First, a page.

When I have led courses in the past I illustrate the structure of a lichen by building a 1000x scale model using bubble wrap, pipe cleaners, peas and yellow glitter. Unfortunately, I don’t have a photograph of such a model to hand but imagine me laying down about three layers of bubble wrap to form the lower cortex. The medulla is then made of slightly scrunched pipe cleaners. Thin plastic tubing would be more representative of the hollow hyphae, but pipe cleaners hold a more convincing form and create a thick model medulla. The algal layer straddles the upper medulla and the lower cortex, and I add one layer of bubble wrap and then some peas (simulating algal cells), then another layer of bubble wrap then more peas and finish off the layering with a couple of sheets of the bubble wrap. A finishing touch is to sprinkle on some yellow glitter to simulate the crystalline pigment encrusting the surface of the cortex. Think about the scale for a moment. At 1000x, one millimetre on the model simulates one micron in real life, and one metre simulates a millimetre. A human hair is something like 70 to 80 microns in diameter and hence would be represented by a fence post.
Bacidia caligans section
Bacidia caligans section stained K/ink-vinegar
K/ink-vinegar stain revealing the structure due to the lumina of the hyphae demarcated by stain.
ASCUS TIPS (IODINE TESTS OF ASCUS APEX)
The procedure outlined in the ‘Flora’ (Smith et al., 2009, pg. 14) sounds like a bit of a palaver and puts some people off. Steps 4 and 6 are not directly relevant to elucidating the nature of the ascus. A cover slip is applied at Step 4 requiring subsequent treatments to be drawn through with a tissue. The K is left for five minutes as a pre-treatment.
A simpler procedure might be:
- Place section in a drop of K on a slide
- Wait five minutes or gently heat for ten seconds or so
- Swab surplus K and add a drop of Lugol’s iodine
- Apply cover slip and examine
The pre-treatment with K is mainly used to disperse any hymenial gel. If this gel is not dissolved it can hinder the technique in two ways. Firstly, the gel itself may produce an amyloid reaction and obscure the fine detail in the ascus tips. Secondly the gel binds the asci together. Ideally you want the asci to separate easily so that they can be examined individually but without having to exert undue pressure on them. [The pre-treatment may alter the subsequent iodine reaction of the hymenial gel in some genera. With Arthonia you tend to get red reactions without pre-treatment but blue reactions with.] Some genera, especially those with little or no hymenial gel, produce good results even without pre-treatment (Catillaria is an example). In the Flora procedure, the K is flushed away with water before adding the Lugol’s but the latter can be used itself for flushing. Even better, dilute acetic acid (e.g. ordinary distilled vinegar) can be used to ‘neutralise’ the K. If excess K is present, the blue amyloid reaction won’t appear while too much concentration of iodine can result in an amyloid reaction which is too intense. It is sometimes necessary to push the reaction back and forth (intensifying with iodine and weakening with K or water) to get the ideal intensity of reaction. Often it helps to use a weaker solution of Lugol’s than generally recommended. Sometimes you just have to keep on trying until you happen to get an ascus properly separated, at the right stage of development and appropriately stained.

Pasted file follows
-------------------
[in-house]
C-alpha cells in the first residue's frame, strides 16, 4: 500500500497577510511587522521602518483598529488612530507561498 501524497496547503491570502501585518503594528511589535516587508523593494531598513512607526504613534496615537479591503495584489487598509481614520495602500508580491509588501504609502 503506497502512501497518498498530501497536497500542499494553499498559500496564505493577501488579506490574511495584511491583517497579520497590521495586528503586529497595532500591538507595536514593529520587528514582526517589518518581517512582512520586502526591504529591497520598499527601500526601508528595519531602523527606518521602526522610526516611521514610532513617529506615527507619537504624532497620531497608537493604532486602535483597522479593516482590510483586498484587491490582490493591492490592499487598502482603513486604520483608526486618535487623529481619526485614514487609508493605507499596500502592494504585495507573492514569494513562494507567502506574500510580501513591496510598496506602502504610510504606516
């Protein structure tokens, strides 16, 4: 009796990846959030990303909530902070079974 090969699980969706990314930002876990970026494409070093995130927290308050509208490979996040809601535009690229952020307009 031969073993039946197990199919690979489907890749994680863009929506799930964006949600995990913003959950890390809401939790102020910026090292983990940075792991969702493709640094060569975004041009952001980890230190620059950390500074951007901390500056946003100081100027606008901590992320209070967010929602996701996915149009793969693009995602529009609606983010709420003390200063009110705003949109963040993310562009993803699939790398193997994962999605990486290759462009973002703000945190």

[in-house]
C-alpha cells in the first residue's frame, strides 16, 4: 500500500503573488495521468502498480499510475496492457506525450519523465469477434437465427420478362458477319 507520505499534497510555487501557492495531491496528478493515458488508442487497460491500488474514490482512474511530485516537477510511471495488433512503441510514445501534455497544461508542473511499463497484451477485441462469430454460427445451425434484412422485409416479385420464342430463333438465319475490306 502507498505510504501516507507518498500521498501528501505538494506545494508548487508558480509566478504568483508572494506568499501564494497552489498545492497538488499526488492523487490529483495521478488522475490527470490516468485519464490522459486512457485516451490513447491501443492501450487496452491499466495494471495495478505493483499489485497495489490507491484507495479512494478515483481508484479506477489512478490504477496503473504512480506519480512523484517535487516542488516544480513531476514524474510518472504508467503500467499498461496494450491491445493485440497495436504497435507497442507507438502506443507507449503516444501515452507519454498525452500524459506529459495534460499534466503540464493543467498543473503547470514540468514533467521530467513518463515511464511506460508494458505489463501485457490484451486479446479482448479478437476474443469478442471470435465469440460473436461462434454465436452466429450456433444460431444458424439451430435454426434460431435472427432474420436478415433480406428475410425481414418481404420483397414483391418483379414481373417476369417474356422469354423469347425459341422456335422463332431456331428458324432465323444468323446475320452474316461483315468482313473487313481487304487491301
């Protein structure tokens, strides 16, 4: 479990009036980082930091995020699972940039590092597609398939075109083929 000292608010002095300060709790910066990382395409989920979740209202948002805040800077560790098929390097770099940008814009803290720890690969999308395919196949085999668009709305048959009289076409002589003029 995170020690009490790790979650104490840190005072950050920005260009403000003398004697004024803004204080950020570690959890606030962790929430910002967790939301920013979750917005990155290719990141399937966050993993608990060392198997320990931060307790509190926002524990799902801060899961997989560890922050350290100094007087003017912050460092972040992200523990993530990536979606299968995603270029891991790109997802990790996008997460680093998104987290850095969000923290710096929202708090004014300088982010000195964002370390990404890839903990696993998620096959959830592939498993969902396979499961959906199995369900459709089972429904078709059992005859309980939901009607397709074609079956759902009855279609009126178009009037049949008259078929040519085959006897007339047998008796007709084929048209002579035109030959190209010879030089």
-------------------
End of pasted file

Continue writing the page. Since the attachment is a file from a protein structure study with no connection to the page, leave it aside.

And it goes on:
Lecidella elaeochroma, showing amyloid reaction within the ascus tips. The ‘Flora’ states that Lecidella has Lecanora-type ascus tips but in reality, the non-staining central apical cushion does not extend to the top of the apical dome as it does in Lecanora. The type of ascus tip shown here is now called Lecidella-type.
Using oil immersion
Some people are reluctant to use oil immersion, thinking it fiddly and messy. This is a shame as it is not difficult. One problem that several people have had is the application of too small a drop of oil to the microscope slide resulting in a failure to create a complete layer of oil between cover slip and x100 objective. When you see how close this objective is to the cover slip it is easy to assume that only a minute droplet will suffice. However, the objective may have a concavity which takes more oil to fill than imagined, especially when it has not been used before. On the other hand, you don’t want a great messy drop of oil. A cocktail stick can be useful for applying an appropriate amount. Find out where you want to observe on the slide using a high-power objective, then swing that one out of the way and the column of light coming up from the condenser will show you where to apply the drop of oil. Now swing the x100 objective into place and you should get a good sharp image when in focus. If it is hopelessly ‘foggy’ then suspect that you don’t have enough oil. Be careful not to swing the x40 or x60 in to position while the oil is present as it can be difficult to clean off. If you like wiping slides clean as you go (rather than accumulating a lot of washing up) then you will be disappointed by the smeary oil. If, however you wipe the bulk off and then add a drop of meths, then you can wipe it clean with tissue.
The C+ red reaction of apothecial sections